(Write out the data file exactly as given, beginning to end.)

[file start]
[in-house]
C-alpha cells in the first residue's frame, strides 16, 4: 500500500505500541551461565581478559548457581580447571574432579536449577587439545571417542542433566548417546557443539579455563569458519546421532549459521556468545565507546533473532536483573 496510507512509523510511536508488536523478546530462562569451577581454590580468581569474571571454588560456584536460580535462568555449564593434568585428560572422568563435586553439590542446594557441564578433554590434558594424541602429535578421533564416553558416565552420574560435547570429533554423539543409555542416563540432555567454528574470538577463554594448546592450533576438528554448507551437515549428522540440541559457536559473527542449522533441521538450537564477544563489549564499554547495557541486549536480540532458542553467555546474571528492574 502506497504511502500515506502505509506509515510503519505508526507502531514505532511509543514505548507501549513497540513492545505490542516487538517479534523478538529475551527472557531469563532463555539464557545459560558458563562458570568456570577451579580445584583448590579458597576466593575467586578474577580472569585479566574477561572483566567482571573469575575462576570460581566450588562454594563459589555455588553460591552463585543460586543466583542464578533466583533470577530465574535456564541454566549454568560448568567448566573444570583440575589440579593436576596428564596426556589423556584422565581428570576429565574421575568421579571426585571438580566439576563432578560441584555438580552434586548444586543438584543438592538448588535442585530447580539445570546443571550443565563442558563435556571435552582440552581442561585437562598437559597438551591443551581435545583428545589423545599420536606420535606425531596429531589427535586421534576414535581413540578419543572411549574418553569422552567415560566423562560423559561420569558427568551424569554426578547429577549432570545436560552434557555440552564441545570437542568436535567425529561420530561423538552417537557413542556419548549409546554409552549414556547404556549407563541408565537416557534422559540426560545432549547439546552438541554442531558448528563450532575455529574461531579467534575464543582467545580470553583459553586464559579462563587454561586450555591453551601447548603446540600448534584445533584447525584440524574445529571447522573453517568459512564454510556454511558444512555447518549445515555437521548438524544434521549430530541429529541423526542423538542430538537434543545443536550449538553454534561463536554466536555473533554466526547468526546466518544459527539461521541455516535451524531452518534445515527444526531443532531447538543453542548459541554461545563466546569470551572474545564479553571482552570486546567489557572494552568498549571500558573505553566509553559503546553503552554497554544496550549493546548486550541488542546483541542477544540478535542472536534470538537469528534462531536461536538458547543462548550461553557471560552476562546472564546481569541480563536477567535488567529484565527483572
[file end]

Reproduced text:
[in-house]
C-alpha cells in the first residue's frame, strides 16, 4: 500500500505500541551461565581478559548457581580447571574432579536449577587439545571417542542433566548417546557443539579455563569458519546421532549459521556468545565507546533473532536483573 496510507512509523510511536508488536523478546530462562569451577581454590580468581569474571571454588560456584536460580535462568555449564593434568585428560572422568563435586553439590542446594557441564578433554590434558594424541602429535578421533564416553558416565552420574560435547570429533554423539543409555542416563540432555567454528574470538577463554594448546592450533576438528554448507551437515549428522540440541559457536559473527542449522533441521538450537564477544563489549564499554547495557541486549536480540532458542553467555546474571528492574 502506497504511502500515506502505509506509515510503519505508526507502531514505532511509543514505548507501549513497540513492545505490542516487538517479534523478538529475551527472557531469563532463555539464557545459560558458563562458570568456570577451579580445584583448590579458597576466593575467586578474577580472569585479566574477561572483566567482571573469575575462576570460581566450588562454594563459589555455588553460591552463585543460586543466583542464578533466583533470577530465574535456564541454566549454568560448568567448566573444570583440575589440579593436576596428564596426556589423556584422565581428570576429565574421575568421579571426585571438580566439576563432578560441584555438580552434586548444586543438584543438592538448588535442585530447580539445570546443571550443565563442558563435556571435552582440552581442561585437562598437559597438551591443551581435545583428545589423545599420536606420535606425531596429531589427535586421534576414535581413540578419543572411549574418553569422552567415560566423562560423559561420569558427568551424569554426578547429577549432570545436560552434557555440552564441545570437542568436535567425529561420530561423538552417537557413542556419548549409546554409552549414556547404556549407563541408565537416557534422559540426560545432549547439546552438541554442531558448528563450532575455529574461531579467534575464543582467545580470553583459553586464559579462563587454561586450555591453551601447548603446540600448534584445533584447525584440524574445529571447522573453517568459512564454510556454511558444512555447518549445515555437521548438524544434521549430530541429529541423526542423538542430538537434543545443536550449538553454534561463536554466536555473533554466526547468526546466518544459527539461521541455516535451524531452518534445515527444526531443532531447538543453542548459541554461545563466546569470551572474545564479553571482552570486546567489557572494552568498549571500558573505553566509553559503546553503552554497554544496550549493546548486550541488542546483541542477544540478535542472536534470538537469528534462531536461536538458547543462548550461553557471560552476562546472564546481569541480563536477567535488567529484565527483572